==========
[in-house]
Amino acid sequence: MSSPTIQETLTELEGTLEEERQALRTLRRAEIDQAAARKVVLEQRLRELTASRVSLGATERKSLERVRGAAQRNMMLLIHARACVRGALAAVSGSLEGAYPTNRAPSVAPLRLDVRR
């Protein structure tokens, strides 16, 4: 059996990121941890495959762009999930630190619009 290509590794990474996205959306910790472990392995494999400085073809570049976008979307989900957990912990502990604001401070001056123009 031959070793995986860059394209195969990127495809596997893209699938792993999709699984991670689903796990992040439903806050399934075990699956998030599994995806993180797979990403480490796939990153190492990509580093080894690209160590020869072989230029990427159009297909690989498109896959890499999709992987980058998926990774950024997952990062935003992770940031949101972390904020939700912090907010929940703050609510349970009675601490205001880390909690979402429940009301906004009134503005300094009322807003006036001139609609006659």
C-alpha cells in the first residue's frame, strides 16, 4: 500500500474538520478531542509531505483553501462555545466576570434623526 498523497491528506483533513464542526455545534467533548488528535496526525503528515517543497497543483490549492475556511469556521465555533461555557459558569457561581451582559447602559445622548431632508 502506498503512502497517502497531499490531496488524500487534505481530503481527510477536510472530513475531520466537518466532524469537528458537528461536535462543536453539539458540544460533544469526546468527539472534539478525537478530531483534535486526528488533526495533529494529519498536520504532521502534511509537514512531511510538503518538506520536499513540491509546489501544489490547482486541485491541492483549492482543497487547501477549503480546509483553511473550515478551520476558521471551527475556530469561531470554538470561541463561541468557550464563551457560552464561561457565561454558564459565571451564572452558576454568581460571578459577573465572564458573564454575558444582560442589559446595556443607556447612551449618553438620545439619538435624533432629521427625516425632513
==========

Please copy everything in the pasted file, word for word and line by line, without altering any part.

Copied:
[in-house]
Amino acid sequence: MSSPTIQETLTELEGTLEEERQALRTLRRAEIDQAAARKVVLEQRLRELTASRVSLGATERKSLERVRGAAQRNMMLLIHARACVRGALAAVSGSLEGAYPTNRAPSVAPLRLDVRR
């Protein structure tokens, strides 16, 4: 059996990121941890495959762009999930630190619009 290509590794990474996205959306910790472990392995494999400085073809570049976008979307989900957990912990502990604001401070001056123009 031959070793995986860059394209195969990127495809596997893209699938792993999709699984991670689903796990992040439903806050399934075990699956998030599994995806993180797979990403480490796939990153190492990509580093080894690209160590020869072989230029990427159009297909690989498109896959890499999709992987980058998926990774950024997952990062935003992770940031949101972390904020939700912090907010929940703050609510349970009675601490205001880390909690979402429940009301906004009134503005300094009322807003006036001139609609006659």
C-alpha cells in the first residue's frame, strides 16, 4: 500500500474538520478531542509531505483553501462555545466576570434623526 498523497491528506483533513464542526455545534467533548488528535496526525503528515517543497497543483490549492475556511469556521465555533461555557459558569457561581451582559447602559445622548431632508 502506498503512502497517502497531499490531496488524500487534505481530503481527510477536510472530513475531520466537518466532524469537528458537528461536535462543536453539539458540544460533544469526546468527539472534539478525537478530531483534535486526528488533526495533529494529519498536520504532521502534511509537514512531511510538503518538506520536499513540491509546489501544489490547482486541485491541492483549492482543497487547501477549503480546509483553511473550515478551520476558521471551527475556530469561531470554538470561541463561541468557550464563551457560552464561561457565561454558564459565571451564572452558576454568581460571578459577573465572564458573564454575558444582560442589559446595556443607556447612551449618553438620545439619538435624533432629521427625516425632513